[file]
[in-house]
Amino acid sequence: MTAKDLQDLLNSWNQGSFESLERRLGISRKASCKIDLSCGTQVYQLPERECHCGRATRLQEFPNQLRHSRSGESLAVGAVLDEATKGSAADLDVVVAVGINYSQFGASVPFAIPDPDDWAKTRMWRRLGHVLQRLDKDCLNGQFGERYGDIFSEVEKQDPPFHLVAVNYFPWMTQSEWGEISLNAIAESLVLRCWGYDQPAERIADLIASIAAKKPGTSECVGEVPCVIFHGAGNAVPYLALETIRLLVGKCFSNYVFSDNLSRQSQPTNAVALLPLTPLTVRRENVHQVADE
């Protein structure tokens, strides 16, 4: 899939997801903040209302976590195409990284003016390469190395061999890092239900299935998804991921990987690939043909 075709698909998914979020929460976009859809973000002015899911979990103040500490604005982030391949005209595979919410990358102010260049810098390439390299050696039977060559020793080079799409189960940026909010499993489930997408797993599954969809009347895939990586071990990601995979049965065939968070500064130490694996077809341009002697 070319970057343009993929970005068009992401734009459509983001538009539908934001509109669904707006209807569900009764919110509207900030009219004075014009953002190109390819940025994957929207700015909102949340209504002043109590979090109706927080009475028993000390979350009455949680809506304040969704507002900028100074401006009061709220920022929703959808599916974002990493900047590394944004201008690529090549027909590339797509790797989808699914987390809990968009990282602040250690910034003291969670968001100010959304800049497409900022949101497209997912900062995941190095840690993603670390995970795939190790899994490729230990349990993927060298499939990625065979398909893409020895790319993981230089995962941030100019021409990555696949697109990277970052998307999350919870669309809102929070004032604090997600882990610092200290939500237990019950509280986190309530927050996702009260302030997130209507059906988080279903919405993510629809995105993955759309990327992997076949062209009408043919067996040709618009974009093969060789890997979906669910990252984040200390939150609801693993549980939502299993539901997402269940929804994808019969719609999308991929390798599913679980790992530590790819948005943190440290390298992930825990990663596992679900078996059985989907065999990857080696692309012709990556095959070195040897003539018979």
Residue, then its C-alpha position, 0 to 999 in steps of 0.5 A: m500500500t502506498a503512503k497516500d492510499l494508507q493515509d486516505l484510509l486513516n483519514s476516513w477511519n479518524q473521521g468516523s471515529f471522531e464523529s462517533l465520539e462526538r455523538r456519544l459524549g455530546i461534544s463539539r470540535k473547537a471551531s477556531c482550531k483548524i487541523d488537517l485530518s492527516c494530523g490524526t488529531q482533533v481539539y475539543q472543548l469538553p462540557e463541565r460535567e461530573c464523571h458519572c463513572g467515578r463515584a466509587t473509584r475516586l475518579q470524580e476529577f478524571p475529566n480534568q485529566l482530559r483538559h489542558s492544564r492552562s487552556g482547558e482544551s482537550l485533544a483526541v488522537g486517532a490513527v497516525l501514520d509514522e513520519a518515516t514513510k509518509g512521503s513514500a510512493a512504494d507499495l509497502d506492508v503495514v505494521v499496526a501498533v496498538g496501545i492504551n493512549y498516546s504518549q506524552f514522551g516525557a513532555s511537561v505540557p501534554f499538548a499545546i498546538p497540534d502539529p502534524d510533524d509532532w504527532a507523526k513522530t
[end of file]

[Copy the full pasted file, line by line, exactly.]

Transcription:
[in-house]
Amino acid sequence: MTAKDLQDLLNSWNQGSFESLERRLGISRKASCKIDLSCGTQVYQLPERECHCGRATRLQEFPNQLRHSRSGESLAVGAVLDEATKGSAADLDVVVAVGINYSQFGASVPFAIPDPDDWAKTRMWRRLGHVLQRLDKDCLNGQFGERYGDIFSEVEKQDPPFHLVAVNYFPWMTQSEWGEISLNAIAESLVLRCWGYDQPAERIADLIASIAAKKPGTSECVGEVPCVIFHGAGNAVPYLALETIRLLVGKCFSNYVFSDNLSRQSQPTNAVALLPLTPLTVRRENVHQVADE
């Protein structure tokens, strides 16, 4: 899939997801903040209302976590195409990284003016390469190395061999890092239900299935998804991921990987690939043909 075709698909998914979020929460976009859809973000002015899911979990103040500490604005982030391949005209595979919410990358102010260049810098390439390299050696039977060559020793080079799409189960940026909010499993489930997408797993599954969809009347895939990586071990990601995979049965065939968070500064130490694996077809341009002697 070319970057343009993929970005068009992401734009459509983001538009539908934001509109669904707006209807569900009764919110509207900030009219004075014009953002190109390819940025994957929207700015909102949340209504002043109590979090109706927080009475028993000390979350009455949680809506304040969704507002900028100074401006009061709220920022929703959808599916974002990493900047590394944004201008690529090549027909590339797509790797989808699914987390809990968009990282602040250690910034003291969670968001100010959304800049497409900022949101497209997912900062995941190095840690993603670390995970795939190790899994490729230990349990993927060298499939990625065979398909893409020895790319993981230089995962941030100019021409990555696949697109990277970052998307999350919870669309809102929070004032604090997600882990610092200290939500237990019950509280986190309530927050996702009260302030997130209507059906988080279903919405993510629809995105993955759309990327992997076949062209009408043919067996040709618009974009093969060789890997979906669910990252984040200390939150609801693993549980939502299993539901997402269940929804994808019969719609999308991929390798599913679980790992530590790819948005943190440290390298992930825990990663596992679900078996059985989907065999990857080696692309012709990556095959070195040897003539018979």
Residue, then its C-alpha position, 0 to 999 in steps of 0.5 A: m500500500t502506498a503512503k497516500d492510499l494508507q493515509d486516505l484510509l486513516n483519514s476516513w477511519n479518524q473521521g468516523s471515529f471522531e464523529s462517533l465520539e462526538r455523538r456519544l459524549g455530546i461534544s463539539r470540535k473547537a471551531s477556531c482550531k483548524i487541523d488537517l485530518s492527516c494530523g490524526t488529531q482533533v481539539y475539543q472543548l469538553p462540557e463541565r460535567e461530573c464523571h458519572c463513572g467515578r463515584a466509587t473509584r475516586l475518579q470524580e476529577f478524571p475529566n480534568q485529566l482530559r483538559h489542558s492544564r492552562s487552556g482547558e482544551s482537550l485533544a483526541v488522537g486517532a490513527v497516525l501514520d509514522e513520519a518515516t514513510k509518509g512521503s513514500a510512493a512504494d507499495l509497502d506492508v503495514v505494521v499496526a501498533v496498538g496501545i492504551n493512549y498516546s504518549q506524552f514522551g516525557a513532555s511537561v505540557p501534554f499538548a499545546i498546538p497540534d502539529p502534524d510533524d509532532w504527532a507523526k513522530t